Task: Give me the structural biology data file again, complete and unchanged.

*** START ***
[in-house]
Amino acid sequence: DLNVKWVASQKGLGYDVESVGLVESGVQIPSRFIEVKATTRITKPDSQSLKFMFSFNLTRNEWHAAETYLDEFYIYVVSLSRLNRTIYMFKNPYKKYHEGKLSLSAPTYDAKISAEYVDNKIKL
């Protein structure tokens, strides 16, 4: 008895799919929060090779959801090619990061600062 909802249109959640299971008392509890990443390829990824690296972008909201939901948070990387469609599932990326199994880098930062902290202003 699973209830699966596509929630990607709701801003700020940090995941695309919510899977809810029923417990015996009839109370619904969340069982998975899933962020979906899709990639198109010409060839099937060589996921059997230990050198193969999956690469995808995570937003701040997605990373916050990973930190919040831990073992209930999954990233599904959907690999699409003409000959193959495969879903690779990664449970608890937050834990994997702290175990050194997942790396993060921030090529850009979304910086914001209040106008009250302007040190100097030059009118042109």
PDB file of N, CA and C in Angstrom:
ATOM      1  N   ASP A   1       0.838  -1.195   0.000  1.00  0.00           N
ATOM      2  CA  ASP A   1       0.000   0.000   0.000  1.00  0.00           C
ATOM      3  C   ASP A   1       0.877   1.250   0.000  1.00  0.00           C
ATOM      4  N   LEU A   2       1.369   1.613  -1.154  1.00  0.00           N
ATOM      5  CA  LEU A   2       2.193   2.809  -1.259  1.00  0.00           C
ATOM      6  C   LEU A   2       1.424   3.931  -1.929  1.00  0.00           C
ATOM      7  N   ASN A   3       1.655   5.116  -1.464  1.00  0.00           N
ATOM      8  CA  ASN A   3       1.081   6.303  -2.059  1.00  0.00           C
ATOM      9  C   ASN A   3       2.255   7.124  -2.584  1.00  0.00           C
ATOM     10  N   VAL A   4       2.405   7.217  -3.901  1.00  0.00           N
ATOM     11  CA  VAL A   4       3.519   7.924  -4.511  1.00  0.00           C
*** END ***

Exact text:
[in-house]
Amino acid sequence: DLNVKWVASQKGLGYDVESVGLVESGVQIPSRFIEVKATTRITKPDSQSLKFMFSFNLTRNEWHAAETYLDEFYIYVVSLSRLNRTIYMFKNPYKKYHEGKLSLSAPTYDAKISAEYVDNKIKL
């Protein structure tokens, strides 16, 4: 008895799919929060090779959801090619990061600062 909802249109959640299971008392509890990443390829990824690296972008909201939901948070990387469609599932990326199994880098930062902290202003 699973209830699966596509929630990607709701801003700020940090995941695309919510899977809810029923417990015996009839109370619904969340069982998975899933962020979906899709990639198109010409060839099937060589996921059997230990050198193969999956690469995808995570937003701040997605990373916050990973930190919040831990073992209930999954990233599904959907690999699409003409000959193959495969879903690779990664449970608890937050834990994997702290175990050194997942790396993060921030090529850009979304910086914001209040106008009250302007040190100097030059009118042109």
PDB file of N, CA and C in Angstrom:
ATOM      1  N   ASP A   1       0.838  -1.195   0.000  1.00  0.00           N
ATOM      2  CA  ASP A   1       0.000   0.000   0.000  1.00  0.00           C
ATOM      3  C   ASP A   1       0.877   1.250   0.000  1.00  0.00           C
ATOM      4  N   LEU A   2       1.369   1.613  -1.154  1.00  0.00           N
ATOM      5  CA  LEU A   2       2.193   2.809  -1.259  1.00  0.00           C
ATOM      6  C   LEU A   2       1.424   3.931  -1.929  1.00  0.00           C
ATOM      7  N   ASN A   3       1.655   5.116  -1.464  1.00  0.00           N
ATOM      8  CA  ASN A   3       1.081   6.303  -2.059  1.00  0.00           C
ATOM      9  C   ASN A   3       2.255   7.124  -2.584  1.00  0.00           C
ATOM     10  N   VAL A   4       2.405   7.217  -3.901  1.00  0.00           N
ATOM     11  CA  VAL A   4       3.519   7.924  -4.511  1.00  0.00           C